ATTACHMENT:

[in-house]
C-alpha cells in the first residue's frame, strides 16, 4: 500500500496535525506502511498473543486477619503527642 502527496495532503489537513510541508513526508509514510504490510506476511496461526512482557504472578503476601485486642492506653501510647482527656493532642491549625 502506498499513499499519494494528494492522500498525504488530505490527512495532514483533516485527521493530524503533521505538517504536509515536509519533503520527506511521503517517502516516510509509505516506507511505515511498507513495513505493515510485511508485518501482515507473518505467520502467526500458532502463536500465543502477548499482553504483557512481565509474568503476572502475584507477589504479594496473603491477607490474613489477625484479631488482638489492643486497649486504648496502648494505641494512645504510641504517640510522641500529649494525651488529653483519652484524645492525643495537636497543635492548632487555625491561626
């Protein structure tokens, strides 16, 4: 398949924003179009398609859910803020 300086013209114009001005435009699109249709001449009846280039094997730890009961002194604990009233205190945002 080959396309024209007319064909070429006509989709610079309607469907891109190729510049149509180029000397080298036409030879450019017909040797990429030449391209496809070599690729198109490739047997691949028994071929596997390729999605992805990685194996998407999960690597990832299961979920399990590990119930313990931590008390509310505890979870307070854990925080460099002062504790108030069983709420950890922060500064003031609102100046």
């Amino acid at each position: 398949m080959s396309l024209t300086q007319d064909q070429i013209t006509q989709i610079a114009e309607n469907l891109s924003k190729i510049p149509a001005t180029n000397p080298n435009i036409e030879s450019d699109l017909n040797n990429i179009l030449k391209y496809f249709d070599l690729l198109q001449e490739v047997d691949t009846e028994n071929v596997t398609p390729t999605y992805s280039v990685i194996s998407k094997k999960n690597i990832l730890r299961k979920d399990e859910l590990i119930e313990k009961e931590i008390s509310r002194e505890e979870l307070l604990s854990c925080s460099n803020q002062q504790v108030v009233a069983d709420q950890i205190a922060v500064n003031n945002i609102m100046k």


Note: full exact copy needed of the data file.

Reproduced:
[in-house]
C-alpha cells in the first residue's frame, strides 16, 4: 500500500496535525506502511498473543486477619503527642 502527496495532503489537513510541508513526508509514510504490510506476511496461526512482557504472578503476601485486642492506653501510647482527656493532642491549625 502506498499513499499519494494528494492522500498525504488530505490527512495532514483533516485527521493530524503533521505538517504536509515536509519533503520527506511521503517517502516516510509509505516506507511505515511498507513495513505493515510485511508485518501482515507473518505467520502467526500458532502463536500465543502477548499482553504483557512481565509474568503476572502475584507477589504479594496473603491477607490474613489477625484479631488482638489492643486497649486504648496502648494505641494512645504510641504517640510522641500529649494525651488529653483519652484524645492525643495537636497543635492548632487555625491561626
């Protein structure tokens, strides 16, 4: 398949924003179009398609859910803020 300086013209114009001005435009699109249709001449009846280039094997730890009961002194604990009233205190945002 080959396309024209007319064909070429006509989709610079309607469907891109190729510049149509180029000397080298036409030879450019017909040797990429030449391209496809070599690729198109490739047997691949028994071929596997390729999605992805990685194996998407999960690597990832299961979920399990590990119930313990931590008390509310505890979870307070854990925080460099002062504790108030069983709420950890922060500064003031609102100046």
């Amino acid at each position: 398949m080959s396309l024209t300086q007319d064909q070429i013209t006509q989709i610079a114009e309607n469907l891109s924003k190729i510049p149509a001005t180029n000397p080298n435009i036409e030879s450019d699109l017909n040797n990429i179009l030449k391209y496809f249709d070599l690729l198109q001449e490739v047997d691949t009846e028994n071929v596997t398609p390729t999605y992805s280039v990685i194996s998407k094997k999960n690597i990832l730890r299961k979920d399990e859910l590990i119930e313990k009961e931590i008390s509310r002194e505890e979870l307070l604990s854990c925080s460099n803020q002062q504790v108030v009233a069983d709420q950890i205190a922060v500064n003031n945002i609102m100046k």